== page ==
A Doctor Told This Woman She Was ‘Too Fat To Run’—Here’s How She Proved Him Wrong + MORE

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High Vitamin D Levels Are Linked to Better Exercise Capacity

– health.com

You already know that vitamin D is good for your bones, your brain, and your heart. Now, new research suggests that it may also give your workout routine a boost. According to a study published in the European Journal of Preventive Cardiology, people with higher levels of vitamin D tend to be more physically fit.

Specifically, the study looked at cardiorespiratory fitness, a measure of how efficiently the heart and lungs supply oxygen to the muscles during exercise. People with higher cardiorespiratory fitness can exercise longer and harder, and they also tend to live longer and healthier lives.

For the study, researchers compared the vitamin D levels and cardiorespiratory fitness levels—measured by a treadmill test—of nearly 2,000 U.S. adults ages 20 to 49 who took part in a nationwide study from 2001 to 2004.

They found that people in the top quartile of vitamin D had cardiorespiratory fitness levels that were 4.3 times higher than those in the bottom quartile. Each 10-point increase in vitamin D was associated with a 0.78-point increase in VO2 max, the measurement for cardiorespiratory fitness.

RELATED: 12 Ways to Get Your Daily Vitamin D

Even after adjusting for participants’ age, sex, race, body mass index, and health history, fitness levels for those with the highest vitamin D levels were still 2.9 times higher than those with the lowest. The link held true for both men and women, and for all of the age groups and ethnicities in the study. It was also true regardless of whether participants were smokers or had hypertension or diabetes.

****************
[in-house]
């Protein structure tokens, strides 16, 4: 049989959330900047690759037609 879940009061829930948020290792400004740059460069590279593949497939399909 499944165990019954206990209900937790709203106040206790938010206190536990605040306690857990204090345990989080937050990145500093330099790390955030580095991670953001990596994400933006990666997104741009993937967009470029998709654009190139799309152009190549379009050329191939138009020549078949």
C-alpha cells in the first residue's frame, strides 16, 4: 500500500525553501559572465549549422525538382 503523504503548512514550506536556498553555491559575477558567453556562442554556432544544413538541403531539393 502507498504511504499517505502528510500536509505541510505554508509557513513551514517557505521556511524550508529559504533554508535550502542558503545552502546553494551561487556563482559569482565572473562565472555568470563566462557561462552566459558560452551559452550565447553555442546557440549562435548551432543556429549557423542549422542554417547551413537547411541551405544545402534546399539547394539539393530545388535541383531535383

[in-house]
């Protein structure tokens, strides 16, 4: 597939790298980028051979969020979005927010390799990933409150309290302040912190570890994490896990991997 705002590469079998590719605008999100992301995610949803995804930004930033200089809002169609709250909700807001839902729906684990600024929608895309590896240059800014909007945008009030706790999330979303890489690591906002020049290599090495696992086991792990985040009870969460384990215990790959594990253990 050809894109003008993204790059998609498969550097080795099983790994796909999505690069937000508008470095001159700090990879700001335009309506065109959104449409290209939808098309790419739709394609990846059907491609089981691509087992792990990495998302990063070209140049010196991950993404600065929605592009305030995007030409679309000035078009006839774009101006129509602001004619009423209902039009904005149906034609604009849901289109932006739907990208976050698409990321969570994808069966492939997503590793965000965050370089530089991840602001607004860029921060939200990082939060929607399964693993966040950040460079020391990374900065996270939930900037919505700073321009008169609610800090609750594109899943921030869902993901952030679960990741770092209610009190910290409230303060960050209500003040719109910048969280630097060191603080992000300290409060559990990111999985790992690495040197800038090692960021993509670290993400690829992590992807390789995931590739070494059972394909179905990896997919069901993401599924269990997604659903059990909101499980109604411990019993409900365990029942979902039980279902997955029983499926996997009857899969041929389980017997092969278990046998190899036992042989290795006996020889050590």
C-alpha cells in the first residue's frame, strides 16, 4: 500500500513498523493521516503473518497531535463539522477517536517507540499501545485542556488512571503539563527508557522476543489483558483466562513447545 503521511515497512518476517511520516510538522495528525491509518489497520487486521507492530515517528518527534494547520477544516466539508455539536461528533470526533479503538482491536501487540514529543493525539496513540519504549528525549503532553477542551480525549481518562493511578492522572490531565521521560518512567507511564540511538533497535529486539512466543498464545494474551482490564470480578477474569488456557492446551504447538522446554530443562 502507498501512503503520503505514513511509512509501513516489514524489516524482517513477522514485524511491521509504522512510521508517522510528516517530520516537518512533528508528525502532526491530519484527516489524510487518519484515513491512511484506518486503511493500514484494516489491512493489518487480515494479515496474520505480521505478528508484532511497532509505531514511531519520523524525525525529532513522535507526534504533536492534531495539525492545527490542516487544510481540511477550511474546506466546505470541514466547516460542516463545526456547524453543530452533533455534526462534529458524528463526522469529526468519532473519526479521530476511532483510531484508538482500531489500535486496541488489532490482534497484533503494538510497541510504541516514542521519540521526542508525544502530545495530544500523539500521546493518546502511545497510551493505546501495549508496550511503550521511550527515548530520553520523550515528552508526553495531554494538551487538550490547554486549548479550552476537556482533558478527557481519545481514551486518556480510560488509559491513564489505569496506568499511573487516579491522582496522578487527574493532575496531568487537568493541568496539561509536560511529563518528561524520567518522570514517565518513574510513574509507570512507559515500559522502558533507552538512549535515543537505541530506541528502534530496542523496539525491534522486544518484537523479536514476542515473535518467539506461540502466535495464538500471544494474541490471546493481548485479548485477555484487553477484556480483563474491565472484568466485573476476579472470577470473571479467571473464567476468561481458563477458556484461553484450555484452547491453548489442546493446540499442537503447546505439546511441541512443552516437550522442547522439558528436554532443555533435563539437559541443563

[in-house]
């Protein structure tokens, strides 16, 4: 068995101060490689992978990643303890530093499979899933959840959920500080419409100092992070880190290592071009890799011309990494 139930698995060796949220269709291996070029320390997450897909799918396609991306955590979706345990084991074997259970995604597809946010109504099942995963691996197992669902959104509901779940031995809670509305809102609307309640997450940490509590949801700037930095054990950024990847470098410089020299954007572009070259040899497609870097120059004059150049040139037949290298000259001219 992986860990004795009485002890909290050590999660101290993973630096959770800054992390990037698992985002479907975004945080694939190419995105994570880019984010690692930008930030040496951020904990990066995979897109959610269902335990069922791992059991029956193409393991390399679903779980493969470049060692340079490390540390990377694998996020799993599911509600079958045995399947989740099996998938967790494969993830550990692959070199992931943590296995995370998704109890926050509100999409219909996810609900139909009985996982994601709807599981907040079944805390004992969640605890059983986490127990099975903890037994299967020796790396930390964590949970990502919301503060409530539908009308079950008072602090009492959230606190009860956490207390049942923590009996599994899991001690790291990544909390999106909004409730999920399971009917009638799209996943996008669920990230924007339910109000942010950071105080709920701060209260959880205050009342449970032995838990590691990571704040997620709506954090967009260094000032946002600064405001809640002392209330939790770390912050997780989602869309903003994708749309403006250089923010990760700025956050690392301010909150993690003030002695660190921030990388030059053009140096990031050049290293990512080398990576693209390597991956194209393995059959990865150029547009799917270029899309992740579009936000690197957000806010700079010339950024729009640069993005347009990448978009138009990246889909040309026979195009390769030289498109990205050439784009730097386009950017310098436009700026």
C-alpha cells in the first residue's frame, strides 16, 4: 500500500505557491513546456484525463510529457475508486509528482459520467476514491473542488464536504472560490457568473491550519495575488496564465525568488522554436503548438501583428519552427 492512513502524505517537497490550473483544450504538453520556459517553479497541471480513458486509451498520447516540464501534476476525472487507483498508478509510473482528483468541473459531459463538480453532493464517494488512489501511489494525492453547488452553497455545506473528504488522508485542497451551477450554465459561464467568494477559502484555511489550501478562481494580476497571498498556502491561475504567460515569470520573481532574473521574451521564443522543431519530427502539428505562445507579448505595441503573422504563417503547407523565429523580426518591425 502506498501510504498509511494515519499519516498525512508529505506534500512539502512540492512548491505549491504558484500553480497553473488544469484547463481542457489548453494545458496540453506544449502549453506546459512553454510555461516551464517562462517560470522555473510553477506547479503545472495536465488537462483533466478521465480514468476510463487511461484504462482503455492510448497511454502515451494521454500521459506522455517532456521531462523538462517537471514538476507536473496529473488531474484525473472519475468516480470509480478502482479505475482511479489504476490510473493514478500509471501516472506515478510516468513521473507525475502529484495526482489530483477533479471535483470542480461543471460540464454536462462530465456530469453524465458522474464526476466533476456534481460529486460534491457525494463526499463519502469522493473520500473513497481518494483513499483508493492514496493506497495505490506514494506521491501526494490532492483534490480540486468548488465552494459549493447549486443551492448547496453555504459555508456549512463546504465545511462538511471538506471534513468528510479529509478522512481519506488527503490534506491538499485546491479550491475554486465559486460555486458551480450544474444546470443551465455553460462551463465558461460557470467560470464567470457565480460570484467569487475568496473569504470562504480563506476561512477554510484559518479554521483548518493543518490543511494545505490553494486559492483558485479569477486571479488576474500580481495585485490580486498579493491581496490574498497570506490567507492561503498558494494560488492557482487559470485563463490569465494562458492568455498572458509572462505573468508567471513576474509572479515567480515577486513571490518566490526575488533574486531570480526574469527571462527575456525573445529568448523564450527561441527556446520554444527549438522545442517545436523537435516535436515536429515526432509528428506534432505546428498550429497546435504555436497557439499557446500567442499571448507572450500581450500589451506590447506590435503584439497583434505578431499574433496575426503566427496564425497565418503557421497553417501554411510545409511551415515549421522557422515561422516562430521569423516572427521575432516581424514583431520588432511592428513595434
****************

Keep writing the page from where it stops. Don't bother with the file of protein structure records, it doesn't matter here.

The study was observational, so it could not show a cause-and-effect relationship. But the association was “strong, incremental, and consistent across groups,” said lead author Amr Marawan, MD, assistant professor of internal medicine at Virginia Commonwealth University, in a news release from the European Society of Cardiology (ESC).

“This suggests that there is a robust connection and provides further impetus for having adequate vitamin D levels,” Dr. Marawan said, “which is particularly challenging in cold, cloudy places where people are less exposed to the sun.”

Vitamin D is known as the sunshine vitamin because the human body makes vitamin D in response to sun exposure. People can also get it from supplements or from fortified foods. (The study did not take into account how much vitamin D participants got from sun, supplements, or food.)

The study notes that vitamin D could potentially affect cardiorespiratory fitness in several ways. For starters, the nutrient has been shown to boost the production of muscle protein and aid in calcium and phosphorus transport on a cellular level. It may also affect the body’s makeup of fast-twitch muscle fibers, “suggesting that vitamin D may improve aerobic fitness,” the authors wrote.

RELATED: 27 Health Problems Linked to Low Vitamin D

This isn’t the first study to suggest a link between vitamin D and athletic performance: Previous research has noted that vitamin D-deficient ballet dancers jump higher and have fewer injuries—and pro athletes have better sprint times—when they take supplements…

A Doctor Told This Woman She Was ‘Too Fat To Run’—Here’s How She Proved Him Wrong

– health.com

What would you do if you were out for a Saturday morning run, training hard for your next race, and all of a sudden a car drives by and throws a McDonald’s cup at you? What about if a group of young boys comes up behind you and smacks your butt, giggling as they run away?

Believe it or not, both of these examples of supreme body shaming have happened to competitive runner Julie Creffield, author of The Fat Girls' Guide to Marathon Running ($9; amazon.com)

Creffield, who’s from the United Kingdom, considers herself a plus-size runner. But anyone who thinks her weight holds her back is seriously mistaken. She’s been running for about 15 years and has completed marathons, ultramarathons, and triathlons around the world. Now, she’s taking on what she calls her “bucket list” race: Sunday’s New York City Marathon.

RELATED: Everything You Need to Know to Train for a Half Marathon

For Creffield, 15 years of running has also meant 15 years of body shaming, exclusion, and misguided stereotypes. “People automatically think you run to lose weight, and then when you don’t lose weight, they’re like ‘Why are you still fat?’” she tells Health. “There’s this assumption that we only exercise for slimness, and for me that’s not the reason.”